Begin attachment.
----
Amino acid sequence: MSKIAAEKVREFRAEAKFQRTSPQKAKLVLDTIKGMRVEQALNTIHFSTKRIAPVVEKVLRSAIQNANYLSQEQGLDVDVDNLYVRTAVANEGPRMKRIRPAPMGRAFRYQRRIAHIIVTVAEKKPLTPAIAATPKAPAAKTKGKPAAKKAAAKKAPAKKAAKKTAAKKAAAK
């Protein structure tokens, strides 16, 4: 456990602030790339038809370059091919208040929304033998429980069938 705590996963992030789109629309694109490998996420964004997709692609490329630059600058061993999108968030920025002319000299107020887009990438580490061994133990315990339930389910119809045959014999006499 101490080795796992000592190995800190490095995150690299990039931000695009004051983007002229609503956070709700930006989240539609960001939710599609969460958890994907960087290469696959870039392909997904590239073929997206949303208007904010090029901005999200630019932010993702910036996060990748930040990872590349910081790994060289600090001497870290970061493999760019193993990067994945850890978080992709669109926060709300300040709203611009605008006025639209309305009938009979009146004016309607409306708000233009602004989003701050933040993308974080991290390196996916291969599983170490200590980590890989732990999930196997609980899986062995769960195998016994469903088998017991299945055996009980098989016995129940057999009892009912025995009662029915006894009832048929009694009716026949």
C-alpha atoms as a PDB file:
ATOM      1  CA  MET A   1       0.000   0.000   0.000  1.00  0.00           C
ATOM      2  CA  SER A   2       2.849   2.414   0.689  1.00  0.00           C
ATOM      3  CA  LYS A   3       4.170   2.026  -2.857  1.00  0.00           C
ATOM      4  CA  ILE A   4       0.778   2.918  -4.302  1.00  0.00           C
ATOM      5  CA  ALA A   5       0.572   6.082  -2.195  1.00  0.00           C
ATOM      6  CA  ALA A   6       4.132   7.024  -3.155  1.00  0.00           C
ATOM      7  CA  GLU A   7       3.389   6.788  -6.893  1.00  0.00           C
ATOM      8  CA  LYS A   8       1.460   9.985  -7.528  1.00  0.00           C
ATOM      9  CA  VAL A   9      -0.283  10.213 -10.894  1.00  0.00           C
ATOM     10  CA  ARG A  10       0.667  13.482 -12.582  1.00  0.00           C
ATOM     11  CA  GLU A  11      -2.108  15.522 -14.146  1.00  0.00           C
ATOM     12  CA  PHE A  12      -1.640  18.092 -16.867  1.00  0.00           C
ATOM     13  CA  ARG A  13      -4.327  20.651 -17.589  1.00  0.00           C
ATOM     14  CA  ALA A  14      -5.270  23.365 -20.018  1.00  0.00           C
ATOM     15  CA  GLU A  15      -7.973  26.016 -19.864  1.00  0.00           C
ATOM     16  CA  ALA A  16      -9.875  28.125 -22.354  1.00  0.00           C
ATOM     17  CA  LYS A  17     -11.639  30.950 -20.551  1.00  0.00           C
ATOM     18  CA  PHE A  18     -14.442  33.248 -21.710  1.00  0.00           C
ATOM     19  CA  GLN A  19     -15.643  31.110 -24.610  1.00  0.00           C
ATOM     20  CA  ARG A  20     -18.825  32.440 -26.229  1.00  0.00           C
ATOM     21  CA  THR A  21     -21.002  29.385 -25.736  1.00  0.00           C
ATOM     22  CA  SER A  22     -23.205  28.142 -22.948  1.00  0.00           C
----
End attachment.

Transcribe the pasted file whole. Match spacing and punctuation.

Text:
Amino acid sequence: MSKIAAEKVREFRAEAKFQRTSPQKAKLVLDTIKGMRVEQALNTIHFSTKRIAPVVEKVLRSAIQNANYLSQEQGLDVDVDNLYVRTAVANEGPRMKRIRPAPMGRAFRYQRRIAHIIVTVAEKKPLTPAIAATPKAPAAKTKGKPAAKKAAAKKAPAKKAAKKTAAKKAAAK
């Protein structure tokens, strides 16, 4: 456990602030790339038809370059091919208040929304033998429980069938 705590996963992030789109629309694109490998996420964004997709692609490329630059600058061993999108968030920025002319000299107020887009990438580490061994133990315990339930389910119809045959014999006499 101490080795796992000592190995800190490095995150690299990039931000695009004051983007002229609503956070709700930006989240539609960001939710599609969460958890994907960087290469696959870039392909997904590239073929997206949303208007904010090029901005999200630019932010993702910036996060990748930040990872590349910081790994060289600090001497870290970061493999760019193993990067994945850890978080992709669109926060709300300040709203611009605008006025639209309305009938009979009146004016309607409306708000233009602004989003701050933040993308974080991290390196996916291969599983170490200590980590890989732990999930196997609980899986062995769960195998016994469903088998017991299945055996009980098989016995129940057999009892009912025995009662029915006894009832048929009694009716026949």
C-alpha atoms as a PDB file:
ATOM      1  CA  MET A   1       0.000   0.000   0.000  1.00  0.00           C
ATOM      2  CA  SER A   2       2.849   2.414   0.689  1.00  0.00           C
ATOM      3  CA  LYS A   3       4.170   2.026  -2.857  1.00  0.00           C
ATOM      4  CA  ILE A   4       0.778   2.918  -4.302  1.00  0.00           C
ATOM      5  CA  ALA A   5       0.572   6.082  -2.195  1.00  0.00           C
ATOM      6  CA  ALA A   6       4.132   7.024  -3.155  1.00  0.00           C
ATOM      7  CA  GLU A   7       3.389   6.788  -6.893  1.00  0.00           C
ATOM      8  CA  LYS A   8       1.460   9.985  -7.528  1.00  0.00           C
ATOM      9  CA  VAL A   9      -0.283  10.213 -10.894  1.00  0.00           C
ATOM     10  CA  ARG A  10       0.667  13.482 -12.582  1.00  0.00           C
ATOM     11  CA  GLU A  11      -2.108  15.522 -14.146  1.00  0.00           C
ATOM     12  CA  PHE A  12      -1.640  18.092 -16.867  1.00  0.00           C
ATOM     13  CA  ARG A  13      -4.327  20.651 -17.589  1.00  0.00           C
ATOM     14  CA  ALA A  14      -5.270  23.365 -20.018  1.00  0.00           C
ATOM     15  CA  GLU A  15      -7.973  26.016 -19.864  1.00  0.00           C
ATOM     16  CA  ALA A  16      -9.875  28.125 -22.354  1.00  0.00           C
ATOM     17  CA  LYS A  17     -11.639  30.950 -20.551  1.00  0.00           C
ATOM     18  CA  PHE A  18     -14.442  33.248 -21.710  1.00  0.00           C
ATOM     19  CA  GLN A  19     -15.643  31.110 -24.610  1.00  0.00           C
ATOM     20  CA  ARG A  20     -18.825  32.440 -26.229  1.00  0.00           C
ATOM     21  CA  THR A  21     -21.002  29.385 -25.736  1.00  0.00           C
ATOM     22  CA  SER A  22     -23.205  28.142 -22.948  1.00  0.00           C